That is reasonable, you're right. Because it does not actually reprogram a character just, I dunno, gives them a confidence boost to make a decision, for instance. Agreed here.

    It's just that, well, after a surprising time-warp, I kinda want to know what magic can and can't do.

    Dasrak wrote:
    Somehow I'd think gamebreaking has a lot to do with the (im)balance that the topic is talking about. More to the point is that I'd certainly put time warp in a category of its own with no other comparable abilities displayed to date, and I used "gamebreaking" for lack of a better term. I'm aware it's a high charge to call something gamebreaking, and quite controversial.


    :lol: Why, it's almost as bad as calling something a Deus Ex Machina!

    It really shouldn't be that controversial, but the problem with it is that if somebody brings it up a) they'll be countered by "Erfworld is not a game, but a story" and b) they were actually thinking about story themselves.

    There are imba games out there, but I think that's missing the point. Does Erfworld make a good story because/despite certain mancy apps in it?

    splintermute wrote:
    Book 1 was supposed to be the story of the best, cleverest warlord ever, and it was. Book 2 is supposed to be an exciting soap opera that develops the back stories of some of our favorite Erfians, and so far that's what it's shaping up to be.


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     Post Posted: Sun Feb 28, 2010 5:58 pm 
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    Honestly, yeah, I'd call it borderline Deus Ex Machina. We knew some miracle was coming, and then (surprise, surprise) the wizard did it. I'd have been satisfied if we'd have had something like the turnamancer blowing all her juice to make all enemy units in that hex lose the remainder of their turn, but that would mean we'd probably have another dozen pages (at least) of GK doing damage control before Jillian (and the plot) started to move. As I said, the rules took one for the plot, and whether or not that was worth it will become apparent only when book 2 can be viewed in hindsight.

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     Post Posted: Sun Feb 28, 2010 6:05 pm 
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    Dasrak wrote:
    Honestly, yeah, I'd call it borderline Deus Ex Machina. We knew some miracle was coming, and then (surprise, surprise) the wizard did it.


    I don't think you know what dei ex machina are.

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     Post Posted: Sun Feb 28, 2010 6:41 pm 
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    Deus Ex Machina; god from the machine. It goes back to ancient theatre where cranes were used to hoist in statues of gods during the epilogue and they would magically set everything right with the world. It essentially refers to something extremely unlikely or improbable or outright impossible happening that spontaneously solves the problem. I actually did look up the term a few years back when I first heard it.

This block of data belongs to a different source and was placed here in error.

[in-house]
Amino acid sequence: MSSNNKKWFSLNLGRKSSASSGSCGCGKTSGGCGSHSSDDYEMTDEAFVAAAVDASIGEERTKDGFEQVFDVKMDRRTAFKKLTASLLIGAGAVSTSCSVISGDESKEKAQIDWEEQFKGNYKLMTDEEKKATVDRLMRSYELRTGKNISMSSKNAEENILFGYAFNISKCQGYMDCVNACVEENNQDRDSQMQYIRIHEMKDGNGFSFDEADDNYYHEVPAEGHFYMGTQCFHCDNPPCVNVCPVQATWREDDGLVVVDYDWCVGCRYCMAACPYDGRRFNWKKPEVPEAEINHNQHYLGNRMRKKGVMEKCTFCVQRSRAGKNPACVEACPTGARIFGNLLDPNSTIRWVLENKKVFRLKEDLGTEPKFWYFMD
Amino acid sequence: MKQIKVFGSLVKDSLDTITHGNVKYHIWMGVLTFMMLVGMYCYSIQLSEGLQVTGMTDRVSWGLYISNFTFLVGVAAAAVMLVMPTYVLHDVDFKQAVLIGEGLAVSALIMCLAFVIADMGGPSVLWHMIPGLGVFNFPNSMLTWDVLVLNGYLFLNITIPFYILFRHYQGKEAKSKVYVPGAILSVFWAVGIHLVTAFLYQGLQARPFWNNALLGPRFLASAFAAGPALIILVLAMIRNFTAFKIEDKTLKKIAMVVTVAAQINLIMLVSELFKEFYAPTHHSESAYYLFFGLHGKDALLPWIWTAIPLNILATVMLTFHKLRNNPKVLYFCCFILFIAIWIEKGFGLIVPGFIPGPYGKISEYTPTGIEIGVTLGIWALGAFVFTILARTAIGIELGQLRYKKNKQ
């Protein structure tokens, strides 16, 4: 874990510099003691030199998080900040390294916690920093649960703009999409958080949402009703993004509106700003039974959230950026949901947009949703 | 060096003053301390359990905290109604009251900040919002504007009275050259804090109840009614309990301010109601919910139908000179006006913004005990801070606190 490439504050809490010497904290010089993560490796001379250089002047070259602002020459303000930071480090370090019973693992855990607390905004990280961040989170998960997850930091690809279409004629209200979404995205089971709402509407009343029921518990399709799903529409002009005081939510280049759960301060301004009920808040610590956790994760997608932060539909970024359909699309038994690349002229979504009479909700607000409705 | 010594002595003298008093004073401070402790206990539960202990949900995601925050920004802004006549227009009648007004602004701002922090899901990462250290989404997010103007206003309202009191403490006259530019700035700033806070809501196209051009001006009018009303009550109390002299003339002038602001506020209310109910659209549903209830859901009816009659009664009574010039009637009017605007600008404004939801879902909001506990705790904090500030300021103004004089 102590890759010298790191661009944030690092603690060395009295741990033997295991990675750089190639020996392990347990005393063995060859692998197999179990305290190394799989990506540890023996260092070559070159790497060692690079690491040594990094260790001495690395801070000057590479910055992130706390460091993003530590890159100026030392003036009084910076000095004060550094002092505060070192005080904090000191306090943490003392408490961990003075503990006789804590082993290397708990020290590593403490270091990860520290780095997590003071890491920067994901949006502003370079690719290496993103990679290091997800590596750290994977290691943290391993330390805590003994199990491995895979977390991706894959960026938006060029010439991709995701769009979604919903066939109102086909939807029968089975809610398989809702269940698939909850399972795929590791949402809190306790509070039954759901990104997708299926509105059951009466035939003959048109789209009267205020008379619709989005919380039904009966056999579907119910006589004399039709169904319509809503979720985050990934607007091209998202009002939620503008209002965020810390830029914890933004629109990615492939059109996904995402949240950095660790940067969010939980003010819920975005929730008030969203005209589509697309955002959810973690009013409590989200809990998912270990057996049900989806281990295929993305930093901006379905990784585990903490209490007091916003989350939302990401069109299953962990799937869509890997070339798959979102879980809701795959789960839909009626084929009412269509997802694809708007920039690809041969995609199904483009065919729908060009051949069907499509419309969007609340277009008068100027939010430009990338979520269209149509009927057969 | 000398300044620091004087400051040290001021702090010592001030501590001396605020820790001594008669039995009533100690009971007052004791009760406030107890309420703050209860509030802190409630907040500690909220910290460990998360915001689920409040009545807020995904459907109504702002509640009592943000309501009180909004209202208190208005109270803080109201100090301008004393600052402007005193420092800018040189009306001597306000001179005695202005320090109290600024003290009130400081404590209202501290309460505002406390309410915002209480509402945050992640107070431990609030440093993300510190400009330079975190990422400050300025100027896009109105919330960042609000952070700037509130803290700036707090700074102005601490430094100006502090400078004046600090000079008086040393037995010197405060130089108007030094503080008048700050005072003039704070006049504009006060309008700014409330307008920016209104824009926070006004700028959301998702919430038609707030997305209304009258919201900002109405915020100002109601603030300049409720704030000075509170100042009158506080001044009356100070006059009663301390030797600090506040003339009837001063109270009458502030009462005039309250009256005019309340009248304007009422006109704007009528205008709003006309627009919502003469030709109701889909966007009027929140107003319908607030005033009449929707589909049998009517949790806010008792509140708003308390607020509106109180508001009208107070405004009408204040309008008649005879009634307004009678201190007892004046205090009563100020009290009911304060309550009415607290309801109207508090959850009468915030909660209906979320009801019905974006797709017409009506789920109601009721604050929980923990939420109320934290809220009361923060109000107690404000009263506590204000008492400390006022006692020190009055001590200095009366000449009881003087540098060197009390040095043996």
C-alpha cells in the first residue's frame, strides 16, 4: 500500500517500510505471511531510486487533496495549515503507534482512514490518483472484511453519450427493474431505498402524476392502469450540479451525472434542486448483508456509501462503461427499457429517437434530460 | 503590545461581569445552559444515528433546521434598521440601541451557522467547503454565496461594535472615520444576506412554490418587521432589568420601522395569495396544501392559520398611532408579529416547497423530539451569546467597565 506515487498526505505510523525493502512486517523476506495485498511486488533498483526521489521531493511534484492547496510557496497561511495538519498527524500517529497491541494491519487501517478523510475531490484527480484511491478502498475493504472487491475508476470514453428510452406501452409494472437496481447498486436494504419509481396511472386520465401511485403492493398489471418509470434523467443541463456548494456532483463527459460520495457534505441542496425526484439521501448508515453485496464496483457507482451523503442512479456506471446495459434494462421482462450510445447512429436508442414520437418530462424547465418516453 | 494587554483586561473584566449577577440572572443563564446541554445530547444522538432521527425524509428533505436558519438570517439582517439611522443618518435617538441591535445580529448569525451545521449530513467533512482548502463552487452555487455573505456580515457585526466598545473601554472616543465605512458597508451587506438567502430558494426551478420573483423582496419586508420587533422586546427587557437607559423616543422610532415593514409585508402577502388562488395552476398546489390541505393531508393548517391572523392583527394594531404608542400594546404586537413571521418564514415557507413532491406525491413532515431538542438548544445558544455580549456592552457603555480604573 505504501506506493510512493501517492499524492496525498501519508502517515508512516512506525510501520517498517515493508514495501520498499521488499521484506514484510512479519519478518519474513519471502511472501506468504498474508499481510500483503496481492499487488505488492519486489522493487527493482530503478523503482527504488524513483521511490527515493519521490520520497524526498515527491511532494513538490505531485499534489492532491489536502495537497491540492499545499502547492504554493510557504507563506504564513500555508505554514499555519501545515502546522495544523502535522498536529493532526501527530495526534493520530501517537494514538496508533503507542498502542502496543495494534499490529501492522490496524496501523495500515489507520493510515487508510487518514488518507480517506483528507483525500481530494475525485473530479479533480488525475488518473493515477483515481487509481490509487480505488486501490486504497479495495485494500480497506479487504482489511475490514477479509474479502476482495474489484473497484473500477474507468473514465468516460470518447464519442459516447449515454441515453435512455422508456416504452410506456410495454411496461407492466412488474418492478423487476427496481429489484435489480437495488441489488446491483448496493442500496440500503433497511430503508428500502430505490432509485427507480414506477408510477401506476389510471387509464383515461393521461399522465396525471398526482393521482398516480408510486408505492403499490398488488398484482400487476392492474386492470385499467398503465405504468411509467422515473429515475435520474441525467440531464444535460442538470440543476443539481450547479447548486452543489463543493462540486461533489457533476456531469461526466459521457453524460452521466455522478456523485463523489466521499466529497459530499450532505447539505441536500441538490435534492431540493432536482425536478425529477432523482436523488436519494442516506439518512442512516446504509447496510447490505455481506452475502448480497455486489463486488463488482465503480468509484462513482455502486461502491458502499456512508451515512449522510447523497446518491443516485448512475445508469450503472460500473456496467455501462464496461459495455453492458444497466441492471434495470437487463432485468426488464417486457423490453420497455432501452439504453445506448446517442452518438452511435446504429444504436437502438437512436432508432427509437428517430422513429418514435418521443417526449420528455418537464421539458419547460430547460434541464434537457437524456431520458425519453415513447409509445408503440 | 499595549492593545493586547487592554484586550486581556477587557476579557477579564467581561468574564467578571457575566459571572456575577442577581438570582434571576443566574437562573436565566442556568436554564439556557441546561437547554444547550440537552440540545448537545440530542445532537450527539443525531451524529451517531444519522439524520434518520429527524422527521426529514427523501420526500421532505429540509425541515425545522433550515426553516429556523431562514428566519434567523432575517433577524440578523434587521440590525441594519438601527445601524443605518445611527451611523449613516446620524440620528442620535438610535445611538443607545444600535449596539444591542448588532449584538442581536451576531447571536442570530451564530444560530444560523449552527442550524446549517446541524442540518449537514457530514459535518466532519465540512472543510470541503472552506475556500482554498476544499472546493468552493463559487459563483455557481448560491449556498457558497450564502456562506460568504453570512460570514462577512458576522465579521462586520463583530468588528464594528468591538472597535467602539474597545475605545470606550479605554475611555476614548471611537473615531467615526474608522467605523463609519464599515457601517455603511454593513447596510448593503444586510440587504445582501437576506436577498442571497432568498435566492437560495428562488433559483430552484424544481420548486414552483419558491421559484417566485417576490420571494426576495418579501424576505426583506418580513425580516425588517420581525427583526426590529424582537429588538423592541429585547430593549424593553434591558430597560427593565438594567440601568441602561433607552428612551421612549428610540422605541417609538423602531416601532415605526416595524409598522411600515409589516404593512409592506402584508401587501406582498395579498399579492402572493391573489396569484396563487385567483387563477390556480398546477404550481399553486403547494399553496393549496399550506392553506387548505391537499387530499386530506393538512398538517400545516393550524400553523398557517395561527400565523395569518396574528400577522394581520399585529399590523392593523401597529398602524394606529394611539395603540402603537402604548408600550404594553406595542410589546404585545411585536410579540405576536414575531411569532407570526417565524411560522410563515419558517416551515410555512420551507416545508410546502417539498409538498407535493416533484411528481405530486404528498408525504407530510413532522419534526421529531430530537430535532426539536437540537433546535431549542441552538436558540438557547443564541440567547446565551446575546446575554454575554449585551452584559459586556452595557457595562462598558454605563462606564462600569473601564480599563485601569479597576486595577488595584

We only knew that something was coming because we're genre-savvy readers and we chose to interpret Jillian's remarks as meaning that she has an ace up her sleeve. Other than the people who actually knew about this spell, no one in-universe even questioned that Spacerock's position was hopeless. The matter is whether the ability we saw was something reasonable or probable, or something that was unreasonable or unprobable in the setting. In terms of the spell's actual effect, time warp is unprecedented in two ways. First, this is the only spell we've ever seen with global effect. This is not to be mistaken with global range. Thinkamancy can contact anyone, but Maggie cannot contact everyone. Every contact is a separate spell with its own cost, and we've yet to see anything with a flat cost that can affect an entire faction (especially a big one like current GK). Secondly, every powerful effect that we've seen to date seems to offer a "saving throw" for warlords and high level units to resist it. Heck, there were a couple golems who survived the volcano at the end of book 1, so even that wasn't instant death.

    So yes, I say this is DEM. It's only arguable because we do have magic in-universe. However, the type of magic displayed here is without precedent and came completely out of nowhere. Yes, we knew there was a wizard there and as savvy readers we knew that something was going to happen and the wizard would be the one to do it, but that doesn't make it any less DEM.

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     Post Posted: Sun Feb 28, 2010 6:58 pm 
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    Dasrak wrote:
    As I said, the rules took one for the plot, and whether or not that was worth it will become apparent only when book 2 can be viewed in hindsight.


    The story is FILLED with characters constantly being surprised by what magic can do, or what people can do.